Today's blog is an interview with Director of Sports Nutrition at Colorado State University, Pamela Bartz, RD, CSSD, CSCS. Read on to get tips straight from the CSU athletics RD for your next run, ride or game!
You help athletes at CSU learn how to eat properly for their best athletic performance – what are some of the surprising things you have learned in this job?
As a Sports Dietitian, every day you learn something new about your athletes. No two athletes are the same in regards to how they fuel their bodies. I am always encouraging the CSU student-athletes to eat a variety of foods, so their food preferences are always changing. At team meals, I get the chance to introduce new foods and educate on the nutritional value of them!
What are some of the key takeaways student athletes get from you? What surprises them the most?
A few of my key points I express to the CSU student-athletes every day are:
- Never go into a training session without a pre-workout fuel.
- Recovery within 30 minutes of your workout will kick start your recovery process and start repairing and rebuilding muscle breakdown and replenish energy stores.
- Add color to your plate. Incorporating lots of dark green, red, purple, and blue vegetables and fruit will help decrease inflammation.
- Hydrate! Hydrate! Hydrate! Carry a water bottle with you all day, so it is a reminder to intake fluids. Consuming water throughout the day and a refuel beverage before, during, and post training is key.
- Sleep is a key factor of the recovery process and reaching your body composition goals. You need to rest in order to build new muscle and get stronger.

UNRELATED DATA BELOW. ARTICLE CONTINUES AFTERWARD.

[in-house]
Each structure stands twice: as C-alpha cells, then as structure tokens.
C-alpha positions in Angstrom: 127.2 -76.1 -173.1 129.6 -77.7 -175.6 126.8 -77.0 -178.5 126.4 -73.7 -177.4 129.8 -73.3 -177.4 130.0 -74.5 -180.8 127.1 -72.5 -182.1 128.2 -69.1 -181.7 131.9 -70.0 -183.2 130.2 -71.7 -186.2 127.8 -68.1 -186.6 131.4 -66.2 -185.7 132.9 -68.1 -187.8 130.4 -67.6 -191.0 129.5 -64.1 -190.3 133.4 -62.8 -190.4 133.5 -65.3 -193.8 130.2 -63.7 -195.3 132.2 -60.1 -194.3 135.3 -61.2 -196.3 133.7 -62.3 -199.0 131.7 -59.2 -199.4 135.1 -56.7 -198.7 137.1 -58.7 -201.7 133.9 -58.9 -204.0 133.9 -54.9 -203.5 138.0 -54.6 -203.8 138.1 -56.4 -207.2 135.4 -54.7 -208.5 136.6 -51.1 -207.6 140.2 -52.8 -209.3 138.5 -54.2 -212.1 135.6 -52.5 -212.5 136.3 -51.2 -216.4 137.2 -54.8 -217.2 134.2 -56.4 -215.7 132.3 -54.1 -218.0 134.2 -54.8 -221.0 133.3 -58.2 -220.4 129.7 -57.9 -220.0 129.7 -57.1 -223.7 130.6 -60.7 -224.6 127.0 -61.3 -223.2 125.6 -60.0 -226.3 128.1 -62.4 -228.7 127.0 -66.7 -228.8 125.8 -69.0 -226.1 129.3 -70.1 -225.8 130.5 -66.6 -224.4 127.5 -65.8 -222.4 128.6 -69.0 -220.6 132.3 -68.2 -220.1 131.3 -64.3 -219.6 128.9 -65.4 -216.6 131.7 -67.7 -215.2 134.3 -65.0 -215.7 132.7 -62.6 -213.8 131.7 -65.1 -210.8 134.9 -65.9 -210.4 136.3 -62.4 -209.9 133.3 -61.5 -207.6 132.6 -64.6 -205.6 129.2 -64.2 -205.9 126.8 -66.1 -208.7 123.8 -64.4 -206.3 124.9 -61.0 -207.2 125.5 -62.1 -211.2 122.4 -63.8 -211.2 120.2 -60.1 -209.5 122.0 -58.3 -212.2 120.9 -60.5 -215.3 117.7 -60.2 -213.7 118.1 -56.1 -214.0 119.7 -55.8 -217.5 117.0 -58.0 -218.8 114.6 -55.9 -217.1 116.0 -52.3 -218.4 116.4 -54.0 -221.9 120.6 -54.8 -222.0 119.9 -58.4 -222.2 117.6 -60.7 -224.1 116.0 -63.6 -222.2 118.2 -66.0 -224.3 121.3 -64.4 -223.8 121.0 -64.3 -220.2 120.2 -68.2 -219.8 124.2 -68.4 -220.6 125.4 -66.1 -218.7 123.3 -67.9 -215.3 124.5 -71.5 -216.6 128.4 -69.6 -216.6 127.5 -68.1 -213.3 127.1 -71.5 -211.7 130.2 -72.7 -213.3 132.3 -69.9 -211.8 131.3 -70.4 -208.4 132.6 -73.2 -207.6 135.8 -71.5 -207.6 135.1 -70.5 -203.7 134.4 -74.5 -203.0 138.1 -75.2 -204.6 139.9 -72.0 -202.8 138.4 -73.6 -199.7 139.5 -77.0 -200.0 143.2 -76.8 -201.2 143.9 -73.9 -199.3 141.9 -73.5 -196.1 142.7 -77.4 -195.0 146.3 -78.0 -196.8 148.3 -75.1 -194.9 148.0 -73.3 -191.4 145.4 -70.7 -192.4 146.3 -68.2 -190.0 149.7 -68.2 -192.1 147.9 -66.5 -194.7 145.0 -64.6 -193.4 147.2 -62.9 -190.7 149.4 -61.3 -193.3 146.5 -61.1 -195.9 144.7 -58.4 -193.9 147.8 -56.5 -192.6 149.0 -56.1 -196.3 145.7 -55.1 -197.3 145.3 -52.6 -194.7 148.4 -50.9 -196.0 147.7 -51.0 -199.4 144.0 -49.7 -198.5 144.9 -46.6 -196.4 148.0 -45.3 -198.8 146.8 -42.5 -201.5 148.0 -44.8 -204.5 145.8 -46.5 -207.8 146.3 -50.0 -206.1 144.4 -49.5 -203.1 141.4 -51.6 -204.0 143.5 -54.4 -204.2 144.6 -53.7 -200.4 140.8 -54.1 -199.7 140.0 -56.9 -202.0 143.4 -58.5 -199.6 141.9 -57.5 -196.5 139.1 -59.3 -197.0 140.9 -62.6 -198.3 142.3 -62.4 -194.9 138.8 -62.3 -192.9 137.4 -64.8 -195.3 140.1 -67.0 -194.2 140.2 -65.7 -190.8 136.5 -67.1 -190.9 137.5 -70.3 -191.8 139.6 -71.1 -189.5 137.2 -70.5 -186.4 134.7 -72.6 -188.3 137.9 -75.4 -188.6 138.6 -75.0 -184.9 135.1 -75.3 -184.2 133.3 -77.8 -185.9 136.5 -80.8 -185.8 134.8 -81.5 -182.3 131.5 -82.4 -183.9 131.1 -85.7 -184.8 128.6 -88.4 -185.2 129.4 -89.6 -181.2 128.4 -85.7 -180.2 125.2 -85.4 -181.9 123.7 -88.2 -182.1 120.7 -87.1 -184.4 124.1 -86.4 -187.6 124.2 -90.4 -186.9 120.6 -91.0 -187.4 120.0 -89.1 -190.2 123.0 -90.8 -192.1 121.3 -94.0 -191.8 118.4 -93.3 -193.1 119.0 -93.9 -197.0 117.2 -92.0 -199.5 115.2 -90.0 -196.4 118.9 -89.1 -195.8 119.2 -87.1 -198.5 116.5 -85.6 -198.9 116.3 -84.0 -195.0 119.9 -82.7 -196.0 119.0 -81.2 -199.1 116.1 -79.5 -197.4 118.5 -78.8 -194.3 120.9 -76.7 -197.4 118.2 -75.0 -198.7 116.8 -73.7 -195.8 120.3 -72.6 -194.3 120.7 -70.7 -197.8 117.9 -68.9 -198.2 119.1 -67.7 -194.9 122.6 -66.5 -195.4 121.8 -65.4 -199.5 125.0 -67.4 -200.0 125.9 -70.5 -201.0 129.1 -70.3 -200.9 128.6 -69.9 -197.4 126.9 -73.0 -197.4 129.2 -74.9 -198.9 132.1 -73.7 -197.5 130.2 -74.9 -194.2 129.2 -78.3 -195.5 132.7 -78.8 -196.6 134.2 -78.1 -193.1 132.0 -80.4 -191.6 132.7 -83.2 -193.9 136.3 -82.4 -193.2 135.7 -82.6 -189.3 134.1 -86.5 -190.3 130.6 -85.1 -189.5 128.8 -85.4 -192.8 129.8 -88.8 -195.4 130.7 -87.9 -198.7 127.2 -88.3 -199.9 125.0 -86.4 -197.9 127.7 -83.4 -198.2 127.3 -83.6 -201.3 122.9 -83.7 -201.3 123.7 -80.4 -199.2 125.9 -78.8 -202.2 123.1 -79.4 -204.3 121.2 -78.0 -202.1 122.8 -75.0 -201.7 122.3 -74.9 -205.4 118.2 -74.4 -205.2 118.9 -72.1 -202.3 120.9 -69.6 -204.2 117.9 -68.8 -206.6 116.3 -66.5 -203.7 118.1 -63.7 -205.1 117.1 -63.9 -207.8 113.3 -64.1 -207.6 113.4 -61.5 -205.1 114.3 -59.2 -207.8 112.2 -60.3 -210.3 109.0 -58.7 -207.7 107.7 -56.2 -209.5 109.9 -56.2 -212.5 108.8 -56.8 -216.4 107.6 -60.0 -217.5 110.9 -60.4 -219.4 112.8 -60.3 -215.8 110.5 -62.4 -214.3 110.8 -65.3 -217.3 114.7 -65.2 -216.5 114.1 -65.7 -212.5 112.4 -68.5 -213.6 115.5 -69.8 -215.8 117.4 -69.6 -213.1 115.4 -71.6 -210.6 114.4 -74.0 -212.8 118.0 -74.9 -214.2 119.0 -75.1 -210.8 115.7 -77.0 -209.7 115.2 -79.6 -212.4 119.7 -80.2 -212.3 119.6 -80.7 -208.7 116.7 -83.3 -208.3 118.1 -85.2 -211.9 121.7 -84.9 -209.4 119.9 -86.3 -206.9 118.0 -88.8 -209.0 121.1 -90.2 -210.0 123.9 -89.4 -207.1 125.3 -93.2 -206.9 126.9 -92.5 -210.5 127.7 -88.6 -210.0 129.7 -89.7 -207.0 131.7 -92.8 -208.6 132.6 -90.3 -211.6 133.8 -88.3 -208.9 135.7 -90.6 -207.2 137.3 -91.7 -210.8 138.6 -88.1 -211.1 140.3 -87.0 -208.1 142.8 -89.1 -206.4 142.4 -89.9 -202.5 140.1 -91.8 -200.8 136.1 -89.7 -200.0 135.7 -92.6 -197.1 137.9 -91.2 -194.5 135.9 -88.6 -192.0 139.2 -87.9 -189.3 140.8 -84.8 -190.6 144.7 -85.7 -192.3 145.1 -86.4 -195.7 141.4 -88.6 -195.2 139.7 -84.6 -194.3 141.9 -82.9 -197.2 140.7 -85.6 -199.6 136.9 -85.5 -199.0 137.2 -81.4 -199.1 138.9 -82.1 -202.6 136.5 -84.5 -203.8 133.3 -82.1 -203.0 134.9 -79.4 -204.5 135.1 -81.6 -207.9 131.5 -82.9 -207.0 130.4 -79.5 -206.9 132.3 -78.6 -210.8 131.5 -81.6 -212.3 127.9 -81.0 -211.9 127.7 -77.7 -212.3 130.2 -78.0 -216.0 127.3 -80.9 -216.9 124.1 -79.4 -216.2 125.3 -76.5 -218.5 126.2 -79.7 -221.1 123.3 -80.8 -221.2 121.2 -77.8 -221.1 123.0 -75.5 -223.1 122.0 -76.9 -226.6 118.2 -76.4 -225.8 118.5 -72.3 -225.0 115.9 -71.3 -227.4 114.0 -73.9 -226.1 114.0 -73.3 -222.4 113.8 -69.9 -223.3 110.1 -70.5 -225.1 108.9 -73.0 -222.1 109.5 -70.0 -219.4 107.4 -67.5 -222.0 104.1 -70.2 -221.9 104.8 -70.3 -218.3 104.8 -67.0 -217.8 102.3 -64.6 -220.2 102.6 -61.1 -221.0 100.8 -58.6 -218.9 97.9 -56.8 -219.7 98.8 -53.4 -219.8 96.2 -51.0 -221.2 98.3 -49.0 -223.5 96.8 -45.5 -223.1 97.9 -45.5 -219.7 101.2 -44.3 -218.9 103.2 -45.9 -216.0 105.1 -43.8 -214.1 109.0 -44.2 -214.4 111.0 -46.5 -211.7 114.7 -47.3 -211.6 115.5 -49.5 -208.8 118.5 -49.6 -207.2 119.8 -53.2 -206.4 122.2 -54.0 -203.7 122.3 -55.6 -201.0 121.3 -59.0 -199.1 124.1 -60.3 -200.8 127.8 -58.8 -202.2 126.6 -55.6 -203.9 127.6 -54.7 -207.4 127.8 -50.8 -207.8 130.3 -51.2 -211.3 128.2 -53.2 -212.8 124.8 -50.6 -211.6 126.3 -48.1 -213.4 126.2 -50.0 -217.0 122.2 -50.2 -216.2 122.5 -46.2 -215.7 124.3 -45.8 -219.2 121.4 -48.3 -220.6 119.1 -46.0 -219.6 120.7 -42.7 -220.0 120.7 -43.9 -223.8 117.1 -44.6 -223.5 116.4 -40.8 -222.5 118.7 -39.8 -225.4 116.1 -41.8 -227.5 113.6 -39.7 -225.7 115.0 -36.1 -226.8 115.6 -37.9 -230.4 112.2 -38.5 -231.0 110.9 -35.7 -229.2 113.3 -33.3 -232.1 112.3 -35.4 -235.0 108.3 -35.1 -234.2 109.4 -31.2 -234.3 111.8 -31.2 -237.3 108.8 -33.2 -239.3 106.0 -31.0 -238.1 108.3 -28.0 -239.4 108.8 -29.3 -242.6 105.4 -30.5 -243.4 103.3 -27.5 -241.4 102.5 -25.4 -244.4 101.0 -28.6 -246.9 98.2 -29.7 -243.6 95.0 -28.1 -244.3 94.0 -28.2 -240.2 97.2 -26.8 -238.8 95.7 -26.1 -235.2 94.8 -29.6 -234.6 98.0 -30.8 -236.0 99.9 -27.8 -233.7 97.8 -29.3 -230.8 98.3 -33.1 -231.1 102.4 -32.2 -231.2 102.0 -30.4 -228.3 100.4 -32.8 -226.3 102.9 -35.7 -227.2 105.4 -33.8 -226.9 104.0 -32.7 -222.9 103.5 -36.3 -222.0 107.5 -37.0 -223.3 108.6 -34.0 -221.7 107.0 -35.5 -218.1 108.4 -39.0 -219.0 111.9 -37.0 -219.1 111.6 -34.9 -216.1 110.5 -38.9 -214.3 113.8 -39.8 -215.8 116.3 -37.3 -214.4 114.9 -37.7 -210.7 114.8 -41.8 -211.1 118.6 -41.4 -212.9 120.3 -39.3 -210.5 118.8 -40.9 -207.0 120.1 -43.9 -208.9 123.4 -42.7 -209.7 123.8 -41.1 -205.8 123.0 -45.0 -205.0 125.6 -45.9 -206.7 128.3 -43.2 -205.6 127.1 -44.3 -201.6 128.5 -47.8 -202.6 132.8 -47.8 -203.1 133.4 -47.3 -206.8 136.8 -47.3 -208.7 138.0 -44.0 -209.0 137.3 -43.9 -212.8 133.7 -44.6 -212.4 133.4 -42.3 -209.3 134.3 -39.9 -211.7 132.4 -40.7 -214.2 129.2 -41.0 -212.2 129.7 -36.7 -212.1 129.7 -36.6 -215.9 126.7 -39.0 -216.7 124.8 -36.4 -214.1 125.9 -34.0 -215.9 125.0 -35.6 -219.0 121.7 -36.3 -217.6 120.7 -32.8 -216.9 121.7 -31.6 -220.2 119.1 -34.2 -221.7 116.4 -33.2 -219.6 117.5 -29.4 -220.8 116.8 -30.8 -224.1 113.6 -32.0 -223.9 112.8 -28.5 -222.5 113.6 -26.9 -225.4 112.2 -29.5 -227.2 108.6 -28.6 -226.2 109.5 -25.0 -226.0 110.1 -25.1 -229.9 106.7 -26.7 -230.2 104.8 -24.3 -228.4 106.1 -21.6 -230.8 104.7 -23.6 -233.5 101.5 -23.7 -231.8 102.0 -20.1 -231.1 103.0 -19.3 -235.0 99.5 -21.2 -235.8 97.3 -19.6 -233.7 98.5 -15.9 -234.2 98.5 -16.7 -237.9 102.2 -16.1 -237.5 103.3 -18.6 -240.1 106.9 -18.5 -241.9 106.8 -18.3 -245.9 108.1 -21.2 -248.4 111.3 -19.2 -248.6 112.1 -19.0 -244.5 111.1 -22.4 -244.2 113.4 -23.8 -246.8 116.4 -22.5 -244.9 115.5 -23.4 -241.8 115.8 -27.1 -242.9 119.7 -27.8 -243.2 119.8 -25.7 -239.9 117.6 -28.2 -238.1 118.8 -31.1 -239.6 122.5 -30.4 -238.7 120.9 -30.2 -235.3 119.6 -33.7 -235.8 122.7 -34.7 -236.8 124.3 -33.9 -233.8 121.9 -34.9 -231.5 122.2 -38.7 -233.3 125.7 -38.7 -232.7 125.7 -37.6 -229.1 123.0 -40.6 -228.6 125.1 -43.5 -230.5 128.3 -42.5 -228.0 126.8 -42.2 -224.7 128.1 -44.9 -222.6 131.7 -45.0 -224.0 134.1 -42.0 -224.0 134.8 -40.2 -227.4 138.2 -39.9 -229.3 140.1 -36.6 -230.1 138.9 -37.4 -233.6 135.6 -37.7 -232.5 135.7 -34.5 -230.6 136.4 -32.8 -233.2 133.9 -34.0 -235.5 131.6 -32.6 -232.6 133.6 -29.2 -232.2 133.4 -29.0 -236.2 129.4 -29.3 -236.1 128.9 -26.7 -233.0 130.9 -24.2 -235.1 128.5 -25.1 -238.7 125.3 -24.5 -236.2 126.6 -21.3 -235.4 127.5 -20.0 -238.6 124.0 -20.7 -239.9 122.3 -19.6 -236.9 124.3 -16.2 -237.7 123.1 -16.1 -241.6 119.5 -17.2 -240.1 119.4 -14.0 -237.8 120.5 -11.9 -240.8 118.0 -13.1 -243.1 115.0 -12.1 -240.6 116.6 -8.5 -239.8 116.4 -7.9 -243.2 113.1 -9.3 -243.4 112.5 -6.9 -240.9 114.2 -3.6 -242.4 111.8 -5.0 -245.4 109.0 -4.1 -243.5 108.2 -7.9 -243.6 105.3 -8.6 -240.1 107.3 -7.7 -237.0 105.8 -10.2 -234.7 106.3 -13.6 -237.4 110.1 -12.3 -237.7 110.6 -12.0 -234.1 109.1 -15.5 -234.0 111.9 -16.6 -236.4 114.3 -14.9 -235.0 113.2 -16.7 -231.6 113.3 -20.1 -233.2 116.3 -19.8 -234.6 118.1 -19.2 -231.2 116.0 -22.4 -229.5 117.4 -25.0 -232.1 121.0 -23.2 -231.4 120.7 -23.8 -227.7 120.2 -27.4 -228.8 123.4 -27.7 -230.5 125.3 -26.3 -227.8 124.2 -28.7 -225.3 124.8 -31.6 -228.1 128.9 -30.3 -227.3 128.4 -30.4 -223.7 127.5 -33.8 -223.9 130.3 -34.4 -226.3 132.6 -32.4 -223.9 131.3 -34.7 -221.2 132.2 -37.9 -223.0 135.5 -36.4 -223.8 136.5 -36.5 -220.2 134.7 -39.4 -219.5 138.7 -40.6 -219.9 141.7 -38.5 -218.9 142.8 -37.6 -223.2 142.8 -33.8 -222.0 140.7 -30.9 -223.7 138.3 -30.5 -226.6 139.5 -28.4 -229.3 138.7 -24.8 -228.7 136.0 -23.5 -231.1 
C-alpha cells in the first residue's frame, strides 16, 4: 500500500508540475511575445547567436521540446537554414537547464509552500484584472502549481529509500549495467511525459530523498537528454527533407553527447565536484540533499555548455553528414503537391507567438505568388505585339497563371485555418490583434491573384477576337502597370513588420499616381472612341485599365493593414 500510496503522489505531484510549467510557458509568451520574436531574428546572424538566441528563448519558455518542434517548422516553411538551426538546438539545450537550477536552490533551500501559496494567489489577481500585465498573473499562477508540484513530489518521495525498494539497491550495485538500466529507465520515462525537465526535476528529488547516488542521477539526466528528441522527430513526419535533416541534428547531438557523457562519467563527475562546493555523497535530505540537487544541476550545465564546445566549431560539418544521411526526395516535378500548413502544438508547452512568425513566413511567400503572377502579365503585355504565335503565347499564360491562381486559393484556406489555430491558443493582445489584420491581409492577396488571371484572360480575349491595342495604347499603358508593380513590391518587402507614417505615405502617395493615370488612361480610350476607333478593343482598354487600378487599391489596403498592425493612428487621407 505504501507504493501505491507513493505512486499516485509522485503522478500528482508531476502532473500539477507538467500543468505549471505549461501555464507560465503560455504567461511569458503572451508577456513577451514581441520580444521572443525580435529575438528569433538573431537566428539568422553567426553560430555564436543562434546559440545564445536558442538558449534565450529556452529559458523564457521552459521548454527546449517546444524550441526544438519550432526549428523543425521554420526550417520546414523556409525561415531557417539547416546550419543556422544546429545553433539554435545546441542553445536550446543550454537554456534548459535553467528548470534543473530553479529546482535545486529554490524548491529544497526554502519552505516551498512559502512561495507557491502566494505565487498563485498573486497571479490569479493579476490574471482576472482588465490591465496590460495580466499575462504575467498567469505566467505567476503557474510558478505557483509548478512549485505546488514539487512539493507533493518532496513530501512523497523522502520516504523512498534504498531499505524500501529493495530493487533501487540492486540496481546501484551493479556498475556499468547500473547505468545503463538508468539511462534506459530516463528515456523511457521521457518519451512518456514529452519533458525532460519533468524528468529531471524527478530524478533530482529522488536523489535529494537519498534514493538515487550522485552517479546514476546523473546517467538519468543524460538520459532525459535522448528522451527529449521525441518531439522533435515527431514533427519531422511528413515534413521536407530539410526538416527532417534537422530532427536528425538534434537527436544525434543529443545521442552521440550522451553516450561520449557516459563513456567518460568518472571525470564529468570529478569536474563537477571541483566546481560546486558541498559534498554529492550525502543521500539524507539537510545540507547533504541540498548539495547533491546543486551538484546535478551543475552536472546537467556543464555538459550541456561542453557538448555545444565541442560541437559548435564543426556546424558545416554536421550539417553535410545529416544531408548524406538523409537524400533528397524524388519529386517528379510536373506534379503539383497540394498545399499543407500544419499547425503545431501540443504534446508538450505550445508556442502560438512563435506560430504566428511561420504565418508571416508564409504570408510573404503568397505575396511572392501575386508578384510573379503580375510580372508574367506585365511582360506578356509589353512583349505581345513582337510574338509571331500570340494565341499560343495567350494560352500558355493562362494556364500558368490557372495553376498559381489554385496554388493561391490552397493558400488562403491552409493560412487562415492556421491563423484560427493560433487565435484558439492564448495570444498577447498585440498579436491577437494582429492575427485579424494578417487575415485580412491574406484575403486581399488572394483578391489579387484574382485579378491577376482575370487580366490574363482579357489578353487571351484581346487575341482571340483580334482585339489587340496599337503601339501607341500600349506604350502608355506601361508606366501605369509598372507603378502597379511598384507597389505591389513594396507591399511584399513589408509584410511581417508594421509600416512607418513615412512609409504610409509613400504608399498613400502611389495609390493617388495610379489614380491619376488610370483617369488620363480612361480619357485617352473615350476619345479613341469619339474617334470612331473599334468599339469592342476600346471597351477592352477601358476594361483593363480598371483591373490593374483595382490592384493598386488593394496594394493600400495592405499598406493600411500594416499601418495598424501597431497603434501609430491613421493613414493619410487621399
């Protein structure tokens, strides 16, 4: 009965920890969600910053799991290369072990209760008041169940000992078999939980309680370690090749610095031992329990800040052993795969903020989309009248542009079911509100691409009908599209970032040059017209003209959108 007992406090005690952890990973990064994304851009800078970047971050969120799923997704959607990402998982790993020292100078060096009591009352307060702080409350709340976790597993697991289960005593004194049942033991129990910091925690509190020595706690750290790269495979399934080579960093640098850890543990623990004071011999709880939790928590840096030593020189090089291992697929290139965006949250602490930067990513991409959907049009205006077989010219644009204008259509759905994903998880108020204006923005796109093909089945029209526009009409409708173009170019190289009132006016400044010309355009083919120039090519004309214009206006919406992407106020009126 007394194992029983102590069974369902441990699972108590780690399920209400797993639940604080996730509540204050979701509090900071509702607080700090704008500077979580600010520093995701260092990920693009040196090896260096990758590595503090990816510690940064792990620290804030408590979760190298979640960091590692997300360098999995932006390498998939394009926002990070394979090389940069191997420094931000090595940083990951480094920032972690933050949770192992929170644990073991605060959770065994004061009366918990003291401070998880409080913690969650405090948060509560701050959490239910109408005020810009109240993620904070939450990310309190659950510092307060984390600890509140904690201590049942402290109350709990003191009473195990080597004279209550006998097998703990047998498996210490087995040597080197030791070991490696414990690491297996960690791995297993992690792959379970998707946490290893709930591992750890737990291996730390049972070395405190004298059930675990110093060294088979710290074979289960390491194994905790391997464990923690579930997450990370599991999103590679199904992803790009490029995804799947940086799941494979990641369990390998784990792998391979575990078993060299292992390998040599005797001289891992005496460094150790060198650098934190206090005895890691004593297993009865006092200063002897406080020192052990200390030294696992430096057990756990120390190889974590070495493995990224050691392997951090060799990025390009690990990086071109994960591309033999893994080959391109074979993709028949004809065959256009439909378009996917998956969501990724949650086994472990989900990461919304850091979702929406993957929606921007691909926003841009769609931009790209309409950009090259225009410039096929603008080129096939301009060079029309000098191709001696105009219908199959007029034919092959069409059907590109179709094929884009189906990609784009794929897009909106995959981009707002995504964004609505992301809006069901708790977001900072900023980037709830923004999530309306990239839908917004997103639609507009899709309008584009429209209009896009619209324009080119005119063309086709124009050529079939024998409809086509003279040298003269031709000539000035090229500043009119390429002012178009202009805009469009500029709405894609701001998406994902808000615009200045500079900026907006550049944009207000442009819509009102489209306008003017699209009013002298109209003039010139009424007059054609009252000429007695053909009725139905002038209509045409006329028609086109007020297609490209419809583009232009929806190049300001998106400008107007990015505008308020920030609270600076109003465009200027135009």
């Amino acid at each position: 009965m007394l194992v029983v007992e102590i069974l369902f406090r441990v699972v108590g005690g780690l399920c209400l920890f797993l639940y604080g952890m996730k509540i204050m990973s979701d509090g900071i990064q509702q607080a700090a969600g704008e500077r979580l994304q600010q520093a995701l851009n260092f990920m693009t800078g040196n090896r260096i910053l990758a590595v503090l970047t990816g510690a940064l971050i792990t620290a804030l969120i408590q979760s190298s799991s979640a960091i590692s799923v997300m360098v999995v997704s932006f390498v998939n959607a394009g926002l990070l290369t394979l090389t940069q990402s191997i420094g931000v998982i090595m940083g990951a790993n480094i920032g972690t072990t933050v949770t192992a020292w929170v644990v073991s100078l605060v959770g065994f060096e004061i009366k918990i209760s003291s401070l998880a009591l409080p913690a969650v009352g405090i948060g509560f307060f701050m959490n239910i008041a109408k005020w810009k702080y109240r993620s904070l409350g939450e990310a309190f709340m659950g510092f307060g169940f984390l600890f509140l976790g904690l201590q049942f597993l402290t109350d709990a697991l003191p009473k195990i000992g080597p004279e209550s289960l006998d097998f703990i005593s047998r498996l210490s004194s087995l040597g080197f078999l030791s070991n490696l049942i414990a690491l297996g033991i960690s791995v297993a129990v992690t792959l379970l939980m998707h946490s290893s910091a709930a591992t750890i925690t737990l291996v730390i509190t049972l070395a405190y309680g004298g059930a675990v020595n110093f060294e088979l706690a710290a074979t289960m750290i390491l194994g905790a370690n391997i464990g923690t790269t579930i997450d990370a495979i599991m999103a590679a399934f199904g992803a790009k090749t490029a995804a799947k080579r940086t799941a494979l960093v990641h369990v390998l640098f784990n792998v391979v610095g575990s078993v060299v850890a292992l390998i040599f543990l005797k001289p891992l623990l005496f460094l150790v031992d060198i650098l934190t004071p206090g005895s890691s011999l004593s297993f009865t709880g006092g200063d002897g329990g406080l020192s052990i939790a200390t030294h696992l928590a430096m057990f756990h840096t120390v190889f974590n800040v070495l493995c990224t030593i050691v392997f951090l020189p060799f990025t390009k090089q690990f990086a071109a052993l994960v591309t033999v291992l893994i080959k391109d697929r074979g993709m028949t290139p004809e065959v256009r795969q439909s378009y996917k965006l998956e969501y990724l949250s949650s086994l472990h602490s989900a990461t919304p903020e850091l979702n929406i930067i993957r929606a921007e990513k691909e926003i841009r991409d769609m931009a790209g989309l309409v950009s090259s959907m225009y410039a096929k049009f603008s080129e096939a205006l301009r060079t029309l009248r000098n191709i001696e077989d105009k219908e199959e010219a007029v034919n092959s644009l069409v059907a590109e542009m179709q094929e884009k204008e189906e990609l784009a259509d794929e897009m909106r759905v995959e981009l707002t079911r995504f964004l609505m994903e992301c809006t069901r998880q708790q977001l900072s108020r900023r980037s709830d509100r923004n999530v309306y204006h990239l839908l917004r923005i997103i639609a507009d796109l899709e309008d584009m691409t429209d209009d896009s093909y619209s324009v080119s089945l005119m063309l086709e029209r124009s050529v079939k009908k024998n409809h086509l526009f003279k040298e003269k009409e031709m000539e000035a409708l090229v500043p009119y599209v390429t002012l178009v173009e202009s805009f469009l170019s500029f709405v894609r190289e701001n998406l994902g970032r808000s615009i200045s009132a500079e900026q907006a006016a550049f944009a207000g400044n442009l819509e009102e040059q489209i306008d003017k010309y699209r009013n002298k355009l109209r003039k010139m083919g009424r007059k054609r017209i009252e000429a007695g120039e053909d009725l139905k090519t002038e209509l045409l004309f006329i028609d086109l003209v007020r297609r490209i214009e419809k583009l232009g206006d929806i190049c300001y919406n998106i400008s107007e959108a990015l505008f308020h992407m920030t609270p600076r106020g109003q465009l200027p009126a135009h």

What role does dairy play in recovering from athletic activities for CSU athletes?
CSU Student-athletes are provided with Core Power and low-fat chocolate milk for their post recovery fuel. I encourage the student-athletes to consume at least 3 servings of dairy a day, such as low-fat milk, yogurt, cheese, or cottage cheese. I educate that dairy contains essential vitamins and minerals such as Vitamin D and Calcium to keep their bones strong and healthy.
Do all college athletes have access to a Registered Dietitian?
No, there are about 60 universities/colleges in the NCAA that have a full-time Sports Dietitian. There are about 90 full-time Sports Dietitians in the NCAA, as some of the schools have more than one Sports Dietitian on staff.
Tell us about a time when an athlete changing their diet made a huge difference in their performance?
I teach the CSU student-athletes that if they fuel their bodies properly, hydrate, sleep, control their stress levels, and train hard and smart, they will reach their body composition goals! The key to success is staying focused and consistent.
I have had several student-athletes change their body composition that correlated to improving their performance. Every athlete is different; it’s based on their sport, position, and goals.
What is your favorite thing about your job? Advice for dietetic students who want to work in sports nutrition?
I am living the dream being the CSU Sports Dietitian! Every day is different and exciting because I have the opportunity to change lives. My job goes beyond food. I help student-athletes grocery shop, teach them how to prepare quick and easy meals, and educate them how to fuel their bodies on a budget.
My advice to dietetic students is to gain as much experience as possible during undergrad, by volunteering and getting hands-on experience. Never give up on your dream of becoming a Sports Dietitian. It requires discipline, determination, and persistence to succeed in the Sports Nutrition field, but if you work hard and stay passionate, the journey will be fun!